A smarter watch band will play a crucial role in Apple Watch's future as a personal technology device as they begin to incorporate technology and gain additional importance for wearable computing, Neil Cybart of Above Avalon — which is focused on analyzing Apple from a Wall Street and Silicon Valley perspective — said three years ago. We haven’t seen any yet, but I do think they’re coming.
“The Watch's future is not found by simply taking the way we use our iPhone and putting it on a smaller screen on our wrist. Instead, the Watch will gradually handle tasks we used to give to our iPhones,” Cybart wrote. “We already see this taking place in terms of sending and receiving messages and paying for things in stores. In addition, the Watch is beginning to handle new tasks like tracking our health.”
Cybart predicted that future Apple Watch bands will include additional sensors, battery volume, and other components. He adds that there are a number of ways Apple could incorporate technology into Watch bands, including even a modular approach, “One real-world example of this type of setup is consumers' ability to swap out Watch bands for ones with built-in battery, extending the Watch's usability.
“The user would then be able to further refine the band, adding or removing links containing extra battery. The same can be done for health-related bands containing certain sensors that require a cuff-like product to work properly,” writes Cybart. “This is where Apple could theoretically apply for FDA approval for specific Watch bands marketed to treat or diagnose various diseases and conditions. In this scenario, Apple would avoid putting the entire Apple Watch through the FDA approval process.”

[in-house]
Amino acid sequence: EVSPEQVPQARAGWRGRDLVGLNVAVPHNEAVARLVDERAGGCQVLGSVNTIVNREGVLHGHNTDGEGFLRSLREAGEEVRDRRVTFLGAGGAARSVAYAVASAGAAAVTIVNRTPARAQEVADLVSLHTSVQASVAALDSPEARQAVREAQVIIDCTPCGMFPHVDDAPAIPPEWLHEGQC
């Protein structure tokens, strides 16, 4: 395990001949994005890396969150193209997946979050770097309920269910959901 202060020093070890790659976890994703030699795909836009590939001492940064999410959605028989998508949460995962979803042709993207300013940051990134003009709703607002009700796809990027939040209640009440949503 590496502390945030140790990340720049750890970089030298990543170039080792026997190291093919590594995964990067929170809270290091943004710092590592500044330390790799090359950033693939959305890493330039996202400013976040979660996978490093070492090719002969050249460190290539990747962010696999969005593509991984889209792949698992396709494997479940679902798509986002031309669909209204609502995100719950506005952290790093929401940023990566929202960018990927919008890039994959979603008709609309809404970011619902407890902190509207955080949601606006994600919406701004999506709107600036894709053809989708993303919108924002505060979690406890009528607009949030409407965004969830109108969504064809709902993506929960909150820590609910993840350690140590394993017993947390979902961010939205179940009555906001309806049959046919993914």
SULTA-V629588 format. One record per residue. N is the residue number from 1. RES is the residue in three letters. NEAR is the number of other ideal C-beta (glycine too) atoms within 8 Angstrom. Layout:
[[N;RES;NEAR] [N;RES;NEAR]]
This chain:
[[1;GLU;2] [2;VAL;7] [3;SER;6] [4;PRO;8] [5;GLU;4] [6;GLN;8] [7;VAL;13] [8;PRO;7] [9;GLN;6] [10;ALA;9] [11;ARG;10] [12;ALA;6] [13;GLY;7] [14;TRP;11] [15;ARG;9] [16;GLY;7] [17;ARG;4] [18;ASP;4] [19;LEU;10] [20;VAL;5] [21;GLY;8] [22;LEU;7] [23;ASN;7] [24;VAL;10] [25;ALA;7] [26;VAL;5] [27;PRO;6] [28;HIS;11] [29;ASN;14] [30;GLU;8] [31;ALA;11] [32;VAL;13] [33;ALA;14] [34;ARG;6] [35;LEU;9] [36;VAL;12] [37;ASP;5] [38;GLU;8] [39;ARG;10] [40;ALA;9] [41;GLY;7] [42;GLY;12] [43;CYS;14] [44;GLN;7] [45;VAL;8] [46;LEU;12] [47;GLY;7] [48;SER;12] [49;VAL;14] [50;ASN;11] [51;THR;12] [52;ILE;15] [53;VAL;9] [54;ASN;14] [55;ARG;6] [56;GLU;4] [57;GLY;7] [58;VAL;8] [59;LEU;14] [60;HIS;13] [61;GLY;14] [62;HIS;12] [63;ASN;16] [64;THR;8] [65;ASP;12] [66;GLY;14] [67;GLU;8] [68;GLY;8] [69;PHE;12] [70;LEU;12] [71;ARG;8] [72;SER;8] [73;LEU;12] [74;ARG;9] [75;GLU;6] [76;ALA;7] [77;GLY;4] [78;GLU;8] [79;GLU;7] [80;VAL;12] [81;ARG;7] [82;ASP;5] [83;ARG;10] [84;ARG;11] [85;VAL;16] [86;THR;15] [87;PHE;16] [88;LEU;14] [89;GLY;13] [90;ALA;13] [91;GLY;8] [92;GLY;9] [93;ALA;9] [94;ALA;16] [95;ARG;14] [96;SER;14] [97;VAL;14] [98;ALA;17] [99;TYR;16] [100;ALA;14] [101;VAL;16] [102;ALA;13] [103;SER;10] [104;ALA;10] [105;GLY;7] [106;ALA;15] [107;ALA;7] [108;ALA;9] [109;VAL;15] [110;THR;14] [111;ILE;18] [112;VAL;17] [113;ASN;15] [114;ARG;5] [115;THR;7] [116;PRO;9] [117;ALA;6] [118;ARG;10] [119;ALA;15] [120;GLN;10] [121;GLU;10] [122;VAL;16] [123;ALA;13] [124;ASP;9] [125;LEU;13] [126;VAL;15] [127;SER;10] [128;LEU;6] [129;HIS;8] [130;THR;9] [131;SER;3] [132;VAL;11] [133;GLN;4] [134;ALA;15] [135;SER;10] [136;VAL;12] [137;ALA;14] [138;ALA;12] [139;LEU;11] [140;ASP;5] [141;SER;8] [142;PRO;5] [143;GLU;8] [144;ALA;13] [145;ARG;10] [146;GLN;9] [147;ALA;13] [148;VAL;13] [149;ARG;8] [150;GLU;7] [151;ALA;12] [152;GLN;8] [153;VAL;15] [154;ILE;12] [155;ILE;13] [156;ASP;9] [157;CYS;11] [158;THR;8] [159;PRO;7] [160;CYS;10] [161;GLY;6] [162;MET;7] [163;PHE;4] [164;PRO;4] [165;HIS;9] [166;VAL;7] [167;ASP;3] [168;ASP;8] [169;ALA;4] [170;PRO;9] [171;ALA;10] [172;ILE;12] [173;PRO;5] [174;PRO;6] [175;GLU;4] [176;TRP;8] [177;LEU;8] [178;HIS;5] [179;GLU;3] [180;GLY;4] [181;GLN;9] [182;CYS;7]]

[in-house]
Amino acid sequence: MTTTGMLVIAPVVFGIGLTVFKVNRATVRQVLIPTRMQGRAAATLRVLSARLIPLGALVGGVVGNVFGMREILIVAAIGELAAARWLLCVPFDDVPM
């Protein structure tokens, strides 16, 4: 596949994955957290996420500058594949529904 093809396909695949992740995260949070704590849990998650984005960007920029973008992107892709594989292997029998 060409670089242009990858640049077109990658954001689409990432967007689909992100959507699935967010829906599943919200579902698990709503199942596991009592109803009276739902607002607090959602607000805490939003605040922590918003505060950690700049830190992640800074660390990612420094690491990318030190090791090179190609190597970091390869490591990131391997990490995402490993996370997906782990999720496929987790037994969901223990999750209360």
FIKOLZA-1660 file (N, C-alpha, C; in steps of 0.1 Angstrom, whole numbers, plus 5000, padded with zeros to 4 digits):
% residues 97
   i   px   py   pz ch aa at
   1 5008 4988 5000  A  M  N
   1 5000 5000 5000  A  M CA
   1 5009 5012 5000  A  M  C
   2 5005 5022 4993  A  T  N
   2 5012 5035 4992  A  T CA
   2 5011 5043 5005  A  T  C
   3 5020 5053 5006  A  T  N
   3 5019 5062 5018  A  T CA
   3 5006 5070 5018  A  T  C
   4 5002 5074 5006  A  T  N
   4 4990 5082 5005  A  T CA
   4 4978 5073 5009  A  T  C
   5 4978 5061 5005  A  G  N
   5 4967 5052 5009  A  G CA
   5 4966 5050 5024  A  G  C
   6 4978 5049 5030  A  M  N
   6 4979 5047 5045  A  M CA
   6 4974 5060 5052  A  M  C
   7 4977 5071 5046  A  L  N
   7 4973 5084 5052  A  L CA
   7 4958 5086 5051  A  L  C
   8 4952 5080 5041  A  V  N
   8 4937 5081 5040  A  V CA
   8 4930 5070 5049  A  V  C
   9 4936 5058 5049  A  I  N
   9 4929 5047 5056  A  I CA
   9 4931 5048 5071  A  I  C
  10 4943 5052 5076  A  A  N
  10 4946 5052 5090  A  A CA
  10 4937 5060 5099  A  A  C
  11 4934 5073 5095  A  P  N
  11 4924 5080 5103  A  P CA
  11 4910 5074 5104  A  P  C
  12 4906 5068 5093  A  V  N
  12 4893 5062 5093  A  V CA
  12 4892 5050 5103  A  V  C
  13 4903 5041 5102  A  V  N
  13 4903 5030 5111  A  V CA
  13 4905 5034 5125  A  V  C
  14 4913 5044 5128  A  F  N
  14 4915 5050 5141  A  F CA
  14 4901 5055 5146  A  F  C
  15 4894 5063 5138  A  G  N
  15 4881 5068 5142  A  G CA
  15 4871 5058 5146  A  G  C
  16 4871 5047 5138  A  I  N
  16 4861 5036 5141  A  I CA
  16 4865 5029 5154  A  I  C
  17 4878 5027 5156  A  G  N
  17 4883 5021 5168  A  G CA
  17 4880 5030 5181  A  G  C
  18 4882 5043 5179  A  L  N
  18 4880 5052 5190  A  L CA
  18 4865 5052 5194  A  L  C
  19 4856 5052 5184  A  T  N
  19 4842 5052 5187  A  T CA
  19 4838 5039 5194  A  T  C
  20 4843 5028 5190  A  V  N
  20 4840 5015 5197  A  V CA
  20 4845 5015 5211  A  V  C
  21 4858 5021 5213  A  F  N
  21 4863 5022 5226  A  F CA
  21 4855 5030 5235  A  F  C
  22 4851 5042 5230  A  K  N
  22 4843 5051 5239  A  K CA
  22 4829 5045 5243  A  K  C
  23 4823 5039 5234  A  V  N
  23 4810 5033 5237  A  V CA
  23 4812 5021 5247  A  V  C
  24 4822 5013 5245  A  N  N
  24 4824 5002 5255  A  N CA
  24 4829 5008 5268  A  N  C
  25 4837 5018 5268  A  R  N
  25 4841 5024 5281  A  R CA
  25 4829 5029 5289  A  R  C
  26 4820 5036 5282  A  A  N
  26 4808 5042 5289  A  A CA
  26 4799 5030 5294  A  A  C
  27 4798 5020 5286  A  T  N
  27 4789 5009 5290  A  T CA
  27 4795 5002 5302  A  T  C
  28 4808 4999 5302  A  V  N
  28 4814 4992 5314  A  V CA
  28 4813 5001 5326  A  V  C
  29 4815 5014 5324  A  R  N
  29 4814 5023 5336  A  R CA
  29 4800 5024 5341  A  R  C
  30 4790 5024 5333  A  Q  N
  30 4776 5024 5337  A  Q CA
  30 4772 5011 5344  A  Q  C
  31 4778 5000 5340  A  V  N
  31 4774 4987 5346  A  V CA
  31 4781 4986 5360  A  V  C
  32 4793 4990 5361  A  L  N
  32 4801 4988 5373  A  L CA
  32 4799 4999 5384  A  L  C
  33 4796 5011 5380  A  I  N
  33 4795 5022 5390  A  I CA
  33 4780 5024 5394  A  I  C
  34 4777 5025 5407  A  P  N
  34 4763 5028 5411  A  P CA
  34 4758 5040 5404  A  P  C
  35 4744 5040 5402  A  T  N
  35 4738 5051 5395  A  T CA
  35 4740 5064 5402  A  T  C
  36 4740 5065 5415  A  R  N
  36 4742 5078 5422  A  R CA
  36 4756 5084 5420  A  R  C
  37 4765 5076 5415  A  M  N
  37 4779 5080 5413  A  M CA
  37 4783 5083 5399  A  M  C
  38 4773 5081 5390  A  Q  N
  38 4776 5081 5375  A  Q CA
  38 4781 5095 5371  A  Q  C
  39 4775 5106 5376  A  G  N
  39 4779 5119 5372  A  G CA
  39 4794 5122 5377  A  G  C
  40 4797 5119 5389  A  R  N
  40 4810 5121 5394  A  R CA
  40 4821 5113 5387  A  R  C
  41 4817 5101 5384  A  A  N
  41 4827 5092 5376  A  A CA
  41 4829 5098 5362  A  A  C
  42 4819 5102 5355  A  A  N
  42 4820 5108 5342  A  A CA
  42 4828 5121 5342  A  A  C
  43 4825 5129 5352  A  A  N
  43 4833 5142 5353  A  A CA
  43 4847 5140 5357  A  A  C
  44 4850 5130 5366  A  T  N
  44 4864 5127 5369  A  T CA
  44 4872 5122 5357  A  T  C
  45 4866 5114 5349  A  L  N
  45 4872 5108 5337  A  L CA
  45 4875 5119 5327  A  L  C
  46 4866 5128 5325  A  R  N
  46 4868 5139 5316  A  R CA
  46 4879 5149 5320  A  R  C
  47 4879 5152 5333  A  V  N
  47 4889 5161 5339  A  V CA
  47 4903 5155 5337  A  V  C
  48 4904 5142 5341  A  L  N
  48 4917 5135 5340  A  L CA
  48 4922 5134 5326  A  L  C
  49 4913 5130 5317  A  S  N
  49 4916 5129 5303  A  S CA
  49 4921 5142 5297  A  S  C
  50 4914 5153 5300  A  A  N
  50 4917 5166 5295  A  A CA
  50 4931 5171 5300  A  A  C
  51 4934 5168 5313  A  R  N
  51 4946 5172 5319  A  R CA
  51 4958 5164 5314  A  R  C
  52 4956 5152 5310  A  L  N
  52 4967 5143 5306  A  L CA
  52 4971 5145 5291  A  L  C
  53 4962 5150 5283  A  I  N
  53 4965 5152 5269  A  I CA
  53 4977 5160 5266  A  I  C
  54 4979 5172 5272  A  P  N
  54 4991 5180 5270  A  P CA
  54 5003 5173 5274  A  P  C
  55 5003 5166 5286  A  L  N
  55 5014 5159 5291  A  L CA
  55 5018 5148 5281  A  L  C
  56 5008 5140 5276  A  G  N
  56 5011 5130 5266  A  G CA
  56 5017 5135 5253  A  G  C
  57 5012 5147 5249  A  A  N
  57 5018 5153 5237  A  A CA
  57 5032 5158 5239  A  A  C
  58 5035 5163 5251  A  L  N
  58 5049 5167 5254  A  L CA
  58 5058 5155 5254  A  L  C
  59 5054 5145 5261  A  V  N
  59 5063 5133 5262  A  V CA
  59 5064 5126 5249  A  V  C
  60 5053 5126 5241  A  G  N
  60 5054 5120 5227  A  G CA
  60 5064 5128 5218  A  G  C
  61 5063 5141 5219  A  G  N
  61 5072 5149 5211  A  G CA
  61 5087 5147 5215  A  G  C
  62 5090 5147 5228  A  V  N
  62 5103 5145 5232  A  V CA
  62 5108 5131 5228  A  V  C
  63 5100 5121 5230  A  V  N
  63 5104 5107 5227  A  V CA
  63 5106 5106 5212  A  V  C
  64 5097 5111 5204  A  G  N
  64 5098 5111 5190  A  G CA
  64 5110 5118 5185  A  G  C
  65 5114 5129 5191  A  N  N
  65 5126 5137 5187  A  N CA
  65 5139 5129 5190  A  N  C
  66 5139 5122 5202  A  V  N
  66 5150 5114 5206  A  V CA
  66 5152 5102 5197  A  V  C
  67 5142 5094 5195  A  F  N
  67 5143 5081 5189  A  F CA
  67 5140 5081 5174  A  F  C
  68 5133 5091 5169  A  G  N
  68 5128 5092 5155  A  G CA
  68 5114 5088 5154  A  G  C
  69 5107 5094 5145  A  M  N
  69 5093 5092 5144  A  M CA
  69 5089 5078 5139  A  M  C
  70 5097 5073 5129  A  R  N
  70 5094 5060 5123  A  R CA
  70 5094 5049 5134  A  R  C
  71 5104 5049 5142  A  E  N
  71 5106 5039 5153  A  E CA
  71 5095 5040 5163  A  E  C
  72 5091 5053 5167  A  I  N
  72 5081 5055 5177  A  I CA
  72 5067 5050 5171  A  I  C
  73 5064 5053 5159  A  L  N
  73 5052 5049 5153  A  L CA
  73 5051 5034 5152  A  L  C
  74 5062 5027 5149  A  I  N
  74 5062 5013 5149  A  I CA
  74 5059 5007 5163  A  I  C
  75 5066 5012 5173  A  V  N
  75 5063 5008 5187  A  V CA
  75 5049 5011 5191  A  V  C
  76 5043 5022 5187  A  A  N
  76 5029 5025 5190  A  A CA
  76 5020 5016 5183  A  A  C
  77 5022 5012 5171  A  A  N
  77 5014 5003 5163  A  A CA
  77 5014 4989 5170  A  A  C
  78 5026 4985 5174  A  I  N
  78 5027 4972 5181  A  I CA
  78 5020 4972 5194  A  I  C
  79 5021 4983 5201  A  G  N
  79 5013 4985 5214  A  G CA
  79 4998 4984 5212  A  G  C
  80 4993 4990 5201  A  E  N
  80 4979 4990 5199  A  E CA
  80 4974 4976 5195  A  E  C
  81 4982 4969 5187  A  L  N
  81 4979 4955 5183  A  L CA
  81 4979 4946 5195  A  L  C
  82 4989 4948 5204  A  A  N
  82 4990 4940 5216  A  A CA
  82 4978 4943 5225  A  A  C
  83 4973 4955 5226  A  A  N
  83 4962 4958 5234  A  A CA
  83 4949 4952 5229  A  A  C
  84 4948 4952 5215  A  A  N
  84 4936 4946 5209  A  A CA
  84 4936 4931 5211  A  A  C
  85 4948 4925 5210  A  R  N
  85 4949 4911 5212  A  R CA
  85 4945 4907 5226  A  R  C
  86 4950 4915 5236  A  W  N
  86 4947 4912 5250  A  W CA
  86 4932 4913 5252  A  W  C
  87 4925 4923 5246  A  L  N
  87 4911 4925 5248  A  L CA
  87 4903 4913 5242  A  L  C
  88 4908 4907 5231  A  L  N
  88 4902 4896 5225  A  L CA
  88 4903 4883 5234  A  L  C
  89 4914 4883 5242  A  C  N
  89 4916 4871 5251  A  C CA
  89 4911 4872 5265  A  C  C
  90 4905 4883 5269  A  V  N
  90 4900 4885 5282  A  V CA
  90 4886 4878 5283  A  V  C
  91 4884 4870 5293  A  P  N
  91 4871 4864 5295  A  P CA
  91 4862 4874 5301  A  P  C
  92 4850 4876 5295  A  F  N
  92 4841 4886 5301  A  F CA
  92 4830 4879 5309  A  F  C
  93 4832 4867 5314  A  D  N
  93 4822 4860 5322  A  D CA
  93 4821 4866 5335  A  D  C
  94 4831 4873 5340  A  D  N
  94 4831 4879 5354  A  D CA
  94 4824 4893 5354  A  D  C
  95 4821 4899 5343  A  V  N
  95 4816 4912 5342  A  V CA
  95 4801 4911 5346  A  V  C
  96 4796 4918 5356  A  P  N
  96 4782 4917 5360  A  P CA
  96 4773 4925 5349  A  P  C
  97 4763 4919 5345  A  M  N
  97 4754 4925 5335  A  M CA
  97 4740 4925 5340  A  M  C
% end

The aforementioned Apple patent (number 20160094259) describes a wearable device that’s coupled to a band including multiple modular functional band links that are each electrically and mechanically connected to one or more other of the band links and/or the wearable device and include one or more electronic components. In various implementations, the wearable device (the Apple Watch) may receive identifiers from each of the band links, determine functionality available using the identifiers, and communicate with the band links to utilize the determine functionality.
In some implementations, the band links may include multiple different output devices and the Apple Watch may determine to provide an output pattern and signal the respective output devices according to the output pattern. In various implementations, the band links may include multiple different input devices and the wearable device may receive input indications from the input devices and perform an action based on a pattern in which the input indications were detected by the respective input devices.
Last year BGR said that Apple plans to introduce interchangeable “smart watch bands” that add various functionality to the smartwatch without added complexity, and without increasing the price of the watch itself. This could also mean that the glucose monitoring feature will be implemented as part of a smart band, rather than being built into the watch hardware.
BGR also said that a camera band that adds a camera to the watch is another possibility, or a band that contains a battery to extend battery life.
Another possibility is interchangeable “smart watch bands” that could add functionality to the smartwatch without added complexity, and without increasing the price of the watch itself. For example, a glucose monitoring feature could be implemented as part of a smart band, rather than being built into the watch hardware. Perhaps a flex of your wrist could cause the smart watch band to tighten or loosen.